On June 19, FirstNet released its plans to the states. These plans will include a notice of completion of the request for proposal process, the details of the proposed deployment plan, and the funding level for each state and territory. This is a major milestone for FirstNet. More importantly, now is the time for you to get involved in what’s happening in your state.
Now that FirstNet and its commercial partner, AT&T, have submitted their state plans, your governor can decide to opt-in to FirstNet and commence work on the network. If the governor has questions about the plan, the governor will have 47 days to propose changes. FirstNet then will be able to respond to these requests and revise the plan within approximately 45 days. Upon receipt of FirstNet’s final plan, a governor will have 90 days to choose whether to opt in, or opt out and be responsible for building and maintaining the state’s public safety broadband network.
Let’s be clear: If the governor opts out of the network, the state still will have to build a public safety broadband network to FirstNet’s ramifications. However, the state will assume the technical, operational, political and financial risks and responsibilities of the state broadband network for the next 25 years. In addition, the decision to opt out probably will delay the deployment of the broadband network in your state, and also delay the rollout of an interoperable public safety broadband network nationwide.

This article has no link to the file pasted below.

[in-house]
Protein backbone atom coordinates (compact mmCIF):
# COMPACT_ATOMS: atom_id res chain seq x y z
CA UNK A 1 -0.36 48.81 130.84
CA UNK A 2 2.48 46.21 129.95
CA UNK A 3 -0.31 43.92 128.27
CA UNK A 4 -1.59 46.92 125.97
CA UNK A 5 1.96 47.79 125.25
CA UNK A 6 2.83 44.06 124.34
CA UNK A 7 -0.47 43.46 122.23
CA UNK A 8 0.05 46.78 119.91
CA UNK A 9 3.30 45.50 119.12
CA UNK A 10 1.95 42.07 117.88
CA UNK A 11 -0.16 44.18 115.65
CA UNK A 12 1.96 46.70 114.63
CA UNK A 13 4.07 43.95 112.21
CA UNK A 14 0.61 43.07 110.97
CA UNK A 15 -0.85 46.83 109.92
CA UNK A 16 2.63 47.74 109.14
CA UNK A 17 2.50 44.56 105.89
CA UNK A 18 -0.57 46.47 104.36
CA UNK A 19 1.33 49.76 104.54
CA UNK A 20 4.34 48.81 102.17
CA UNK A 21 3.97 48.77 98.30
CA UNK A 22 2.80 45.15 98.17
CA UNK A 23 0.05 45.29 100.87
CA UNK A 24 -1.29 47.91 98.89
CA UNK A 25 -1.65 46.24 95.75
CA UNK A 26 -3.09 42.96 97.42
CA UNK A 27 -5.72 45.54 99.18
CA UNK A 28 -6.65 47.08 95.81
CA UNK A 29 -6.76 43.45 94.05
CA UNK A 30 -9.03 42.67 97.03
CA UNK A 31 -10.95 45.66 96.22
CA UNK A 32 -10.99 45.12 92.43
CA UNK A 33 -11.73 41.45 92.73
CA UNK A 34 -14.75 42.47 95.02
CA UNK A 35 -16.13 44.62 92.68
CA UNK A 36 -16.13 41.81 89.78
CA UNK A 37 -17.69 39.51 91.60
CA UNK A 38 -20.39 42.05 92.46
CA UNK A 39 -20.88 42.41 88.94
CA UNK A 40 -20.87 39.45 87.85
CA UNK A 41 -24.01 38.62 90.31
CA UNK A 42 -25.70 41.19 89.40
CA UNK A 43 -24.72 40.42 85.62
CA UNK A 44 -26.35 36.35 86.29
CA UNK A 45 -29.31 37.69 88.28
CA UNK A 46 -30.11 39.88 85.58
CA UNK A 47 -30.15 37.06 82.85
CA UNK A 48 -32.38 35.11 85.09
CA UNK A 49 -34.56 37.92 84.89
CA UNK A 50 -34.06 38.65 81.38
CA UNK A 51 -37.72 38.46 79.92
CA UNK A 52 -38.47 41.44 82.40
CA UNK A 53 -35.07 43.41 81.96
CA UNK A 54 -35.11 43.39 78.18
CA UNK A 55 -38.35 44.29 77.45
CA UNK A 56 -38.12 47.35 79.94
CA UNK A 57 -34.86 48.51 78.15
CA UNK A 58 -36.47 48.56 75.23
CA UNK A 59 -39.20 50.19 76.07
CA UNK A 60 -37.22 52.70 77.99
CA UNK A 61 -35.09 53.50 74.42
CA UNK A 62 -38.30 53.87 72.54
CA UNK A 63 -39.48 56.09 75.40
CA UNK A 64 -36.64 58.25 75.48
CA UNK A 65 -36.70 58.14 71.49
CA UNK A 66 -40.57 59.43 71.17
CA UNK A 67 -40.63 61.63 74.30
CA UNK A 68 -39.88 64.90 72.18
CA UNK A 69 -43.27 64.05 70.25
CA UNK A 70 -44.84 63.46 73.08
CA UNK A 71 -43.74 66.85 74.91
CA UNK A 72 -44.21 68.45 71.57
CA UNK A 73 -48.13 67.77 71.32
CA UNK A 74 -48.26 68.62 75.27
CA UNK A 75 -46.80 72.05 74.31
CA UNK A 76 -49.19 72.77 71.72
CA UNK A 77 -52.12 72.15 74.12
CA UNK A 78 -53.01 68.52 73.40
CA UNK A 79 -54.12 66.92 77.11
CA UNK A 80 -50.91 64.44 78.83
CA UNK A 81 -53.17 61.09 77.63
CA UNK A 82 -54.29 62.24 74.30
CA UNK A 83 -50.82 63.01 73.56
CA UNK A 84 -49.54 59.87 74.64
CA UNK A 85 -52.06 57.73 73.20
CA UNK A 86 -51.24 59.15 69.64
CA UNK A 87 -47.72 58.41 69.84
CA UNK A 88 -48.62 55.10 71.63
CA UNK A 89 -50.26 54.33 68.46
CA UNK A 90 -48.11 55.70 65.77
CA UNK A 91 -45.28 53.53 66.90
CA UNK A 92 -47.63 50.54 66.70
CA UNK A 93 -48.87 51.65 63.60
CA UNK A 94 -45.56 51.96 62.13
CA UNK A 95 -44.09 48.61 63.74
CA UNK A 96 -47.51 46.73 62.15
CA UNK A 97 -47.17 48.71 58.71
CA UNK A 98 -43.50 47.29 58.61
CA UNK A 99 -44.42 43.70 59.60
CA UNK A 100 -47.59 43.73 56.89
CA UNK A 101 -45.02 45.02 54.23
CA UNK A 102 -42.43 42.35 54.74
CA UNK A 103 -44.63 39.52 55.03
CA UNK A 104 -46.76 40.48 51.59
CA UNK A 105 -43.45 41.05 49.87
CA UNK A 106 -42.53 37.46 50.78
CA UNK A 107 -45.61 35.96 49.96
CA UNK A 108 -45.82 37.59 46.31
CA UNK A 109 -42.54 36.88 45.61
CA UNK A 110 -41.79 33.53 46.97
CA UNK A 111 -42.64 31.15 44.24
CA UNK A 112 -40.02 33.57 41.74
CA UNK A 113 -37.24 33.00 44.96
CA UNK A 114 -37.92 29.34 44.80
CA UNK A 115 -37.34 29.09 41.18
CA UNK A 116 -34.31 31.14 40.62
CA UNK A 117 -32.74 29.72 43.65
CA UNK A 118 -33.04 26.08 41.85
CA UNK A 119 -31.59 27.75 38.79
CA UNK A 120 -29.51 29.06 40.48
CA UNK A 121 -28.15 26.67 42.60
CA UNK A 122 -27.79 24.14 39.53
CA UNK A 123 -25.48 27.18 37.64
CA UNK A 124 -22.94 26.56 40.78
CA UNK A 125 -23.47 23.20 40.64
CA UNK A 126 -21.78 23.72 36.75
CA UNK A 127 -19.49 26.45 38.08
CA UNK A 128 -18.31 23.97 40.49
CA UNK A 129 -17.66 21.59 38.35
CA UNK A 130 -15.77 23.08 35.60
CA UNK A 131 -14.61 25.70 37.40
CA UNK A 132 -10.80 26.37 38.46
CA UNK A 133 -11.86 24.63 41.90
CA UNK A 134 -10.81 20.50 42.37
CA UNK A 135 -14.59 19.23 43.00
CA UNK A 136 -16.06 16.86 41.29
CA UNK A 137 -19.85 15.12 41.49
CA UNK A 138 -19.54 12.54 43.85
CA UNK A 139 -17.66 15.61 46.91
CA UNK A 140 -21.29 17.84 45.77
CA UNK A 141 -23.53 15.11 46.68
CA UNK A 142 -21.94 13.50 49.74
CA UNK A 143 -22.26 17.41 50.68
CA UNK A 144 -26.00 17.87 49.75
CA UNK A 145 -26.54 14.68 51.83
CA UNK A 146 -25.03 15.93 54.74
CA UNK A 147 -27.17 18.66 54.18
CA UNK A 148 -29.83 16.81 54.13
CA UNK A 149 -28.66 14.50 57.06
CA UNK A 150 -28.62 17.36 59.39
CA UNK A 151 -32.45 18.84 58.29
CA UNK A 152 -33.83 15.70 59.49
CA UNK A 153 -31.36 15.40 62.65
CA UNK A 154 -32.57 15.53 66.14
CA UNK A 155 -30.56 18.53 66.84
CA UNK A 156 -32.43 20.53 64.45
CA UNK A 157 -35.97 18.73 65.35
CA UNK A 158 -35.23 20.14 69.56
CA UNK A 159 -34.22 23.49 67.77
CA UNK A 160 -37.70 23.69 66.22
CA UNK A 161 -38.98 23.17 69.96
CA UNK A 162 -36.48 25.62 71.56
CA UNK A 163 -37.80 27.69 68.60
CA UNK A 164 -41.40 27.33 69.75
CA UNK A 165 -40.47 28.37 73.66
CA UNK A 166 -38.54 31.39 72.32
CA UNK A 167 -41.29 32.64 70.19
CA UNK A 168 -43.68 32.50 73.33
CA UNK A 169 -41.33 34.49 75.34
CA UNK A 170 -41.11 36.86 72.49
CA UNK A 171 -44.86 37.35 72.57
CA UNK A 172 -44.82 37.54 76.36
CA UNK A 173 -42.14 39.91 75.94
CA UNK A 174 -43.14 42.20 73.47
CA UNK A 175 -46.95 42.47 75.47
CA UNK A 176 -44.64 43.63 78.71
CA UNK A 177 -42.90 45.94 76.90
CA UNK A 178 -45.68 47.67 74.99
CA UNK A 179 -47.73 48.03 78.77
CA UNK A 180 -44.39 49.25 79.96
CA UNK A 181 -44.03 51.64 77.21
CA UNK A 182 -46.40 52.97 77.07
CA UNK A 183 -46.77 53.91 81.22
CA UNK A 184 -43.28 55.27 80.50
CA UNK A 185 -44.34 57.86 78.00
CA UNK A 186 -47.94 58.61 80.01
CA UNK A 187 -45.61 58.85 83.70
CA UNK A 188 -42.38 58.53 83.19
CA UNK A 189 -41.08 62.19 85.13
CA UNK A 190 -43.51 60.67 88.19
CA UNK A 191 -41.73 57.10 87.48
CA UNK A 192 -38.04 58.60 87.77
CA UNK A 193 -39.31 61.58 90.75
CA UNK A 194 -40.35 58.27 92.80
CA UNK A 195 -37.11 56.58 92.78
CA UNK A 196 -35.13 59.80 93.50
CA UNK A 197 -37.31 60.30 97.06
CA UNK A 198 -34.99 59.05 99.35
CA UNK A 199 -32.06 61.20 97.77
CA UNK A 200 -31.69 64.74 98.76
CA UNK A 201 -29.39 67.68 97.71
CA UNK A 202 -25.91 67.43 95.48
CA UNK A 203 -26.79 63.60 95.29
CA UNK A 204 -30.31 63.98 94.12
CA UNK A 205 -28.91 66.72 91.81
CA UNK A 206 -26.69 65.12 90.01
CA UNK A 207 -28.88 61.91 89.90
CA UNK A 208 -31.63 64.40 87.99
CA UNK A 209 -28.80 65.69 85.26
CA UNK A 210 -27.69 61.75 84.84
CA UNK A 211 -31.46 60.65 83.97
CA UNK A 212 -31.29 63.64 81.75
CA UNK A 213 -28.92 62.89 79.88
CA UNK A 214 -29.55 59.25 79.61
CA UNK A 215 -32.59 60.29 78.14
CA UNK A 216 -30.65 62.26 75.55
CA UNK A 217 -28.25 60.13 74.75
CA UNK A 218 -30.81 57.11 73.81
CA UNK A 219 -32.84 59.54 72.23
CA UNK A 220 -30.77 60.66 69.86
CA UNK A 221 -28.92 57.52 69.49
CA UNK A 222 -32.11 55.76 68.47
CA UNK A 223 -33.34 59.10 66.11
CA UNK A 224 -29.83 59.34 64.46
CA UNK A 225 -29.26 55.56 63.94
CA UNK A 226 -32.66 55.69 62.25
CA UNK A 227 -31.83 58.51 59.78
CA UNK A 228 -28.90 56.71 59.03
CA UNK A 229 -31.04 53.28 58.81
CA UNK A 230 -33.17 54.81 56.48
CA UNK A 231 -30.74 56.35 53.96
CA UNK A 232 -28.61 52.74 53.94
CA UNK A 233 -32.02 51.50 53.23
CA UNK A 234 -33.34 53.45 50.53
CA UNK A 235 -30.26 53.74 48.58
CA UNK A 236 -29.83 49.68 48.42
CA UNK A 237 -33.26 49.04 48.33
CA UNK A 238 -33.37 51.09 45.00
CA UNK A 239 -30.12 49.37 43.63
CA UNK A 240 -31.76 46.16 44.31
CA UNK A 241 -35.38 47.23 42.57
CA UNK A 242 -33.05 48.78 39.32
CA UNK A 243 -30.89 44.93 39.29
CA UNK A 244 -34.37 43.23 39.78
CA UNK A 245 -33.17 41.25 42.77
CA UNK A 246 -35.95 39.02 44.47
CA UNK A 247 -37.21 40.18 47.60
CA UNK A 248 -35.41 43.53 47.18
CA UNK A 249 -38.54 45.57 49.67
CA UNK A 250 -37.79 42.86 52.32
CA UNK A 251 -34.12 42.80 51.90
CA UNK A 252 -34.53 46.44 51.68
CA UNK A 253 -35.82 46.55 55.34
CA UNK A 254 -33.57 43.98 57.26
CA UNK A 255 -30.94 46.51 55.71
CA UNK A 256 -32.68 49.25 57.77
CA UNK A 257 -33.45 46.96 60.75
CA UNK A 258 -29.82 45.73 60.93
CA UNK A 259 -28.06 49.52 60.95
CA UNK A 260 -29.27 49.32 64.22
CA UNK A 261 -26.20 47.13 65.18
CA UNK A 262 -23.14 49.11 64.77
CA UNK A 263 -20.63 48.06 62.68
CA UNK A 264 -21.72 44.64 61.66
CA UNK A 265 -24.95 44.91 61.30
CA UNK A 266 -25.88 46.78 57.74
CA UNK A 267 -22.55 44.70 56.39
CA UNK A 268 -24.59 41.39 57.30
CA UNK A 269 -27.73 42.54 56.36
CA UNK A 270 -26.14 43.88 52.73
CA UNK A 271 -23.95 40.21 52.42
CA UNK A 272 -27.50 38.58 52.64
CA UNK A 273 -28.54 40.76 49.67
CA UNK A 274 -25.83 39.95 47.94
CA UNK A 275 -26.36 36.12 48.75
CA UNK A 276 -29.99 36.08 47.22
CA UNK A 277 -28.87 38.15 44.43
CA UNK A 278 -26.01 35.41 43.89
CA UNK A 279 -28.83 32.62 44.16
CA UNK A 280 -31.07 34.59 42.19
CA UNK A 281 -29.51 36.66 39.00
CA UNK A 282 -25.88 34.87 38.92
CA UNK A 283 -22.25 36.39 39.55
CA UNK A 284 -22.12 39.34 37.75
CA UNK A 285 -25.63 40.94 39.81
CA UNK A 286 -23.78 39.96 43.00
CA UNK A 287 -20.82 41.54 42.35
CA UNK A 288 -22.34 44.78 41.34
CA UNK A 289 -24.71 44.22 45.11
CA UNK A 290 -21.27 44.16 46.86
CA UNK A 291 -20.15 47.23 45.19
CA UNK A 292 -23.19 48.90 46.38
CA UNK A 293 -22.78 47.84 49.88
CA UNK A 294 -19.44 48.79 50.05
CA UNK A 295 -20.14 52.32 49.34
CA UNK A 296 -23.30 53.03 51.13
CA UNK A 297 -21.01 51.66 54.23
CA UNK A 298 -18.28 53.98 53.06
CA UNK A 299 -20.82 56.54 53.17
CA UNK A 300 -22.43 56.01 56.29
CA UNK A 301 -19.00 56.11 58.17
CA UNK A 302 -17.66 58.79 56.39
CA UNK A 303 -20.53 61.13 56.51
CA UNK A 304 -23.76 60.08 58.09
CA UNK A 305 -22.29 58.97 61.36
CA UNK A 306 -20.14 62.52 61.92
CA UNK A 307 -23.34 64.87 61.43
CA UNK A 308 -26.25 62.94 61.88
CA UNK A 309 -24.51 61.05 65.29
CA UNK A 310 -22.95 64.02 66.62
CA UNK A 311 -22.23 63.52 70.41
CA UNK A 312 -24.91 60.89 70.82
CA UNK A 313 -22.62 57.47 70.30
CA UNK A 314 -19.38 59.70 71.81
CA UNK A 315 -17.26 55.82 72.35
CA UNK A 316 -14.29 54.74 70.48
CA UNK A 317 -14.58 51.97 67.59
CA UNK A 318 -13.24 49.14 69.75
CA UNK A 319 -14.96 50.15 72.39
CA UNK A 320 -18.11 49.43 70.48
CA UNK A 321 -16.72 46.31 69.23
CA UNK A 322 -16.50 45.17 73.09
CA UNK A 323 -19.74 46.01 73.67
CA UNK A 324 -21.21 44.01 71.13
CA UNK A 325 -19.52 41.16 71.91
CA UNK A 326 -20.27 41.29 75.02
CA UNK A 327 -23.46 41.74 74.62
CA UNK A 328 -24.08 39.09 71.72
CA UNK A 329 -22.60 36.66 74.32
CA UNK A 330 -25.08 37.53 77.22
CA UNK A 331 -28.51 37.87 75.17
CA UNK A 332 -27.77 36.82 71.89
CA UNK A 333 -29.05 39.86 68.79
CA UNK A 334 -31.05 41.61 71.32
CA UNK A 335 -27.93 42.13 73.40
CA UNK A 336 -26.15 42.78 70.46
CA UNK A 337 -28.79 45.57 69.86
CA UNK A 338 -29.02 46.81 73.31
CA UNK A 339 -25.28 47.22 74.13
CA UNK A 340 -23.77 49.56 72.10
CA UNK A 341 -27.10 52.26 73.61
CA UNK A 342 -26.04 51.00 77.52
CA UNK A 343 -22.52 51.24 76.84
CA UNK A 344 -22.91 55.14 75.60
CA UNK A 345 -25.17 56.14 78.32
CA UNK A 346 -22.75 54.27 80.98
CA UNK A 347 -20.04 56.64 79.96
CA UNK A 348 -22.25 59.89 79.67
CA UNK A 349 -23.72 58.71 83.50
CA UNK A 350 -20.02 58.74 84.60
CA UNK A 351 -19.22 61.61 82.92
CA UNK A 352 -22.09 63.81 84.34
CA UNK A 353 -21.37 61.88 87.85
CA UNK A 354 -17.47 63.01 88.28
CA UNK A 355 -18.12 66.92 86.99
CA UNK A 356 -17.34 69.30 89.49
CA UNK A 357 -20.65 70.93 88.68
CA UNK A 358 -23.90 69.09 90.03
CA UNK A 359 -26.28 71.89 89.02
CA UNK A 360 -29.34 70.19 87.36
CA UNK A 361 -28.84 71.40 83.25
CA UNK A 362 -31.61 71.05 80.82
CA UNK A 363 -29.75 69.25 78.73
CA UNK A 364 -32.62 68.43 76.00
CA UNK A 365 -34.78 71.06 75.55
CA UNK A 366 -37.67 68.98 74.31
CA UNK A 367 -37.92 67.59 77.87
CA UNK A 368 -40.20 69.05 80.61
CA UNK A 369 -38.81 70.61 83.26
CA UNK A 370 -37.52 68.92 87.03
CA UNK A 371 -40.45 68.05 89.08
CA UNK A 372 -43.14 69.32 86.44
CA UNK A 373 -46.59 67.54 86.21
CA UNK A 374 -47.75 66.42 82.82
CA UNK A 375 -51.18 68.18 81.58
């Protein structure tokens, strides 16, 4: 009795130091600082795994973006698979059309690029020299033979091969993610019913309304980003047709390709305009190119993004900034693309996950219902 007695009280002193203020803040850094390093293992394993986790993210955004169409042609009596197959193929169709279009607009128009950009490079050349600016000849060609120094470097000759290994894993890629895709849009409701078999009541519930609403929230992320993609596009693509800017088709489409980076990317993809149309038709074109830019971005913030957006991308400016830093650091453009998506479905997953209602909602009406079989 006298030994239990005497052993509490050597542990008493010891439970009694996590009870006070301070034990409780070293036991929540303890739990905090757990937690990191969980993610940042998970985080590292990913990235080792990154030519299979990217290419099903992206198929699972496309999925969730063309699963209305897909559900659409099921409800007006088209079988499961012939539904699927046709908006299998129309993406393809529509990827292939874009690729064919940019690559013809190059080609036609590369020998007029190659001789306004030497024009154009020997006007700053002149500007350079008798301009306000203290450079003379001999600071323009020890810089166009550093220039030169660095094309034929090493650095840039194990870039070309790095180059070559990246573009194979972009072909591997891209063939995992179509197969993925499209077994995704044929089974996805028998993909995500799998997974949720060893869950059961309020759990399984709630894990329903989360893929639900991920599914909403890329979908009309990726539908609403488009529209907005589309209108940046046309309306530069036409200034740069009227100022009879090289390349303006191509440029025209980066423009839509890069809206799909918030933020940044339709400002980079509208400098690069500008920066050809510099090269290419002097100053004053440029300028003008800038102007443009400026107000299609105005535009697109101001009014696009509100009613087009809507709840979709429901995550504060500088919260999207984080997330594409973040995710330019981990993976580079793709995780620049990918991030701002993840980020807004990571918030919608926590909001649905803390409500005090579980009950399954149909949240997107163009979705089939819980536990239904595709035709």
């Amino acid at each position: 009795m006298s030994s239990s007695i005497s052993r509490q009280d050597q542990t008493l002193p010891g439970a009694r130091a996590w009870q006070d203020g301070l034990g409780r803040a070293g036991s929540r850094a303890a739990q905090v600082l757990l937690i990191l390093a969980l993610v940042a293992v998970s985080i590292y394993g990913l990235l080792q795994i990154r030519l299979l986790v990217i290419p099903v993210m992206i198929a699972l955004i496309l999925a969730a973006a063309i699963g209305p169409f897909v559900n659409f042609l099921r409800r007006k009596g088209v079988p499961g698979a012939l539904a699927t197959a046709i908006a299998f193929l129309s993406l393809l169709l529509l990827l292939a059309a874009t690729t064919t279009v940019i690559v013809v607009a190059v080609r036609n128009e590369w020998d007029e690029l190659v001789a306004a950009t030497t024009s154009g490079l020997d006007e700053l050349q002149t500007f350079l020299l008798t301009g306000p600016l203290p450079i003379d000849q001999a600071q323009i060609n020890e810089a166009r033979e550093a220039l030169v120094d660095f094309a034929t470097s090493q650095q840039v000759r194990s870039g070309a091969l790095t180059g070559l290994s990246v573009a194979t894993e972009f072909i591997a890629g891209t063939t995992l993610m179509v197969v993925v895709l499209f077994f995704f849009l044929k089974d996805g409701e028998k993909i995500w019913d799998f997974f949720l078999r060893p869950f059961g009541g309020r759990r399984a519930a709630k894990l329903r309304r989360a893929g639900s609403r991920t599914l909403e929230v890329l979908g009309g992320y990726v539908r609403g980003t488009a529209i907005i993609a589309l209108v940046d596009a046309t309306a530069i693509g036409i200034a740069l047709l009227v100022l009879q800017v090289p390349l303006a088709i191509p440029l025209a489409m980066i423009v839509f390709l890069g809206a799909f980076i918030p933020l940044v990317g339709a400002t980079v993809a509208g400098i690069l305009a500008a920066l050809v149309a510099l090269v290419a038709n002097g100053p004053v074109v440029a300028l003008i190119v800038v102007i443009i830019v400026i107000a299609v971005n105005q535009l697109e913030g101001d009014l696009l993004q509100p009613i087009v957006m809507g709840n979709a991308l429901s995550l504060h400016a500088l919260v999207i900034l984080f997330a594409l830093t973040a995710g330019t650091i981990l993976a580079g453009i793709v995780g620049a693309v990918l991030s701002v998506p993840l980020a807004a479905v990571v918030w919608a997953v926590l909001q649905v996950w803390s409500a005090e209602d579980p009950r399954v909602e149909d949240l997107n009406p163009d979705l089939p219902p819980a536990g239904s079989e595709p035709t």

As a fire chief, here’s what you can do now:
- Reach out to your state’s Single Point of Contact (SPoC). Get informed on what’s in the statewide plan and examine how it affects your department’s operational needs.
- Talk to your elected officials, including your governor. Let them know why it’s important that public safety agencies have their own dedicated public safety broadband network. Explain how you can use data and video to improve your operations.
- Explain the importance of having a nationwide public safety interoperable broadband network, especially in the case of national emergencies caused by wildland fires, hurricanes, tornadoes or acts of terrorism.
- Make sure that your governor and political leadership is aware of the financial and management commitments that will result from opting-out of the First Net state plans. Explain that a statewide interoperable broadband network requires a dedicated multi-year effort and cannot be used as a cash cow for other state spending priorities.
- Provide comments to your SPoC to make sure that the FirstNet state plan meets your operational needs. Make sure that you are considering future uses of broadband data, not just how things operate today.
This is a historic opportunity to develop a resilient nationwide broadband network that will allow fire, law enforcement and EMS to share data, video files, and email during both every-day operations and during major emergencies. The IAFC urges all its members to contact the SPoCs and provide input with their state governments, so that you are helping to make this decision.
Chief Gary McCarraher is chairman of the IAFC Communications Committee. Jim Goldstein, IAFC staff liaison to the Communications Committee, contributed to this post.